How many ways can I select a set of $n$ colored balls if I have $n$ different colors to choose from and order does not matter? They can all be the same color or all different. I have no limit on the number of balls of any color.

For example, if I have $3$ colors, then there are $10$ possibilities: $$\{aaa, aab, aac, abb, abc, bbb, bbc, bcc, cca, ccc\}$$

The pattern seems to match OEIS A133148 for the first few values of $n$, but I'm not sure why.

Edit: I believe the binomial $\binom{2n-1}{n-1}$ proposed is the correct answer. I realized I was double counting some of the elements when I went to write out everthing.

  • $\begingroup$ See stars and bars. $\endgroup$ – Arthur Mar 12 '18 at 22:05
  • 2
    $\begingroup$ So, you're asking for the sequence of the number of solutions to $x_1+x_2+\dots+x_n=n$ where $x_i\geq 0$. This is $\binom{2n-1}{n-1}$. $\endgroup$ – Michael Burr Mar 12 '18 at 22:08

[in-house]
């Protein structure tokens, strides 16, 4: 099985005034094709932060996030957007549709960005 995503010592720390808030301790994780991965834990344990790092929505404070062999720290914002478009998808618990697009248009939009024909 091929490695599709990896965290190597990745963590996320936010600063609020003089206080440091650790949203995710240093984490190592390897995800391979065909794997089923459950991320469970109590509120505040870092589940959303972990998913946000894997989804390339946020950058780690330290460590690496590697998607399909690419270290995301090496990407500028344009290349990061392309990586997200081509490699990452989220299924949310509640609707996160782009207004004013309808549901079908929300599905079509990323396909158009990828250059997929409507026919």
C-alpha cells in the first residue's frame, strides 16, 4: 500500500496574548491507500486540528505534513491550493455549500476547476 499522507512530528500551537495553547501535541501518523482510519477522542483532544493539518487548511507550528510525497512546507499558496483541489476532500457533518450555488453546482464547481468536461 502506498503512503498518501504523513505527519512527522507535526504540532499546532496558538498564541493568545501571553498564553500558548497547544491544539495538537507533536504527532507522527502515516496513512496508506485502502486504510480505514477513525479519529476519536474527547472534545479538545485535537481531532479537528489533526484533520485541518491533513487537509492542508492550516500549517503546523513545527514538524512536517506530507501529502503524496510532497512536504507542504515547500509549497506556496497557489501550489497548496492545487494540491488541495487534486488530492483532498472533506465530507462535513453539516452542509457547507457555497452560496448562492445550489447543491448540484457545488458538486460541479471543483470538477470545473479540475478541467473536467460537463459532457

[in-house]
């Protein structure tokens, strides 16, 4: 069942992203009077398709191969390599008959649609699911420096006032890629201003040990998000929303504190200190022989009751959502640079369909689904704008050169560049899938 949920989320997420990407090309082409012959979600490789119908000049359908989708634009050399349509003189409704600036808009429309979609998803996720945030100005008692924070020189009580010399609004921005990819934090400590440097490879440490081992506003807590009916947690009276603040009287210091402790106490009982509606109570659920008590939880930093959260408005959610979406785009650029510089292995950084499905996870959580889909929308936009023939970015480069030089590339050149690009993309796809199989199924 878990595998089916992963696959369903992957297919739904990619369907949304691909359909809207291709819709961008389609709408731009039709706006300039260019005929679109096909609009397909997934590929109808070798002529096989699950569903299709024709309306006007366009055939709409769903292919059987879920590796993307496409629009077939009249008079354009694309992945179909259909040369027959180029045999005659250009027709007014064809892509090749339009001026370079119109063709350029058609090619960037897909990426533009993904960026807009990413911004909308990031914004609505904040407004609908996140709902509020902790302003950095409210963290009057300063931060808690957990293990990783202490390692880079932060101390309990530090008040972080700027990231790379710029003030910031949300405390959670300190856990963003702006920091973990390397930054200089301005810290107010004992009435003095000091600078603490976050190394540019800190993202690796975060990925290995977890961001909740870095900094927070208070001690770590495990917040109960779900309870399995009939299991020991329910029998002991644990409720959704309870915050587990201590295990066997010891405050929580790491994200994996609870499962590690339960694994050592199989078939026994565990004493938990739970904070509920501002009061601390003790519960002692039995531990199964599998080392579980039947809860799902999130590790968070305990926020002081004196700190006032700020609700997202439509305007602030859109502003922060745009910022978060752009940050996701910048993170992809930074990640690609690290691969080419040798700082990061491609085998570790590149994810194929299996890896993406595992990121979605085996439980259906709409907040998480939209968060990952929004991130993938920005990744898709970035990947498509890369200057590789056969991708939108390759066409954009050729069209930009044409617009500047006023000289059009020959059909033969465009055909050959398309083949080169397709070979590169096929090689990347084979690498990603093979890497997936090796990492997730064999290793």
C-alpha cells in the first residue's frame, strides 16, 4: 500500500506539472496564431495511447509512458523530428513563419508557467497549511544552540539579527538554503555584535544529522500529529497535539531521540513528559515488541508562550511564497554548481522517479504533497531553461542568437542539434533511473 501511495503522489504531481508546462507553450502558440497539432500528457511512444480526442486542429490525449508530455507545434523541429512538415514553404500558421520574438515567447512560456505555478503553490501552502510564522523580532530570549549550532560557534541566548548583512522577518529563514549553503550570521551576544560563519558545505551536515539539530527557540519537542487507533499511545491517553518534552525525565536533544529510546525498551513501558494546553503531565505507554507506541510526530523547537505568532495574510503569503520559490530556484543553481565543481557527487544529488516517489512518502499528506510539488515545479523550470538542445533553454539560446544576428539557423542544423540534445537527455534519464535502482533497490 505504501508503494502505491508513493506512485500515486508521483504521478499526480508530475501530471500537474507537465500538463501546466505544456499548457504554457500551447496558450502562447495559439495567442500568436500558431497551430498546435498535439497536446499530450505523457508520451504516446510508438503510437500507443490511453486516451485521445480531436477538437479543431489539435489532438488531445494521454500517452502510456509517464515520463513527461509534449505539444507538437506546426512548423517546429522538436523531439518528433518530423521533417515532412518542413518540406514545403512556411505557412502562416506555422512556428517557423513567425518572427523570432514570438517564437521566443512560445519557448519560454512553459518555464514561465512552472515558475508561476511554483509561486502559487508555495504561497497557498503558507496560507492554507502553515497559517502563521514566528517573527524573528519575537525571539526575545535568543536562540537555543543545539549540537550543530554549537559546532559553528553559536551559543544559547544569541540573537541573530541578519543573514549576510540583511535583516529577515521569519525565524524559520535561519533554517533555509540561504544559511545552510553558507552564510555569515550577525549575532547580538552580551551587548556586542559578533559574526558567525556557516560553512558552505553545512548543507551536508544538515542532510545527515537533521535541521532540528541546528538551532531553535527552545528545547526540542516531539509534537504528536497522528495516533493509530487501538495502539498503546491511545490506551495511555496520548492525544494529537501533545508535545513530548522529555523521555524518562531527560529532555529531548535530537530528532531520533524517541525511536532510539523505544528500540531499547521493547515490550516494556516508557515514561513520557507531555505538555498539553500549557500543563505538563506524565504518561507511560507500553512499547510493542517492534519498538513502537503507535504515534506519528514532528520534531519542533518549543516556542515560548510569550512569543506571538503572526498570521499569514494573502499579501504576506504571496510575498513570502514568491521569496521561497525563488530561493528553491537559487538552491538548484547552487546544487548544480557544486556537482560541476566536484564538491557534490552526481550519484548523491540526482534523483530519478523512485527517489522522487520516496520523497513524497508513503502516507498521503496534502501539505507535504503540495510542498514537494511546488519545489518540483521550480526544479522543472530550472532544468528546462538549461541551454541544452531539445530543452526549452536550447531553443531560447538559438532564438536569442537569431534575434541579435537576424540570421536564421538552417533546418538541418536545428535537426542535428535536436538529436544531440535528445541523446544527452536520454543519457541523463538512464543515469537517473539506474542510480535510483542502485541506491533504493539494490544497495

As proposed by the question you can consider the question to be asking for the non negative integral solutions of the equation $$x_1+x_2+x_3+\cdots+x_n=n$$

As already proposed by @Michael Burr in his comment

By star and bars method the answer reveals to be $$\binom {2n-1}{n-1}$$


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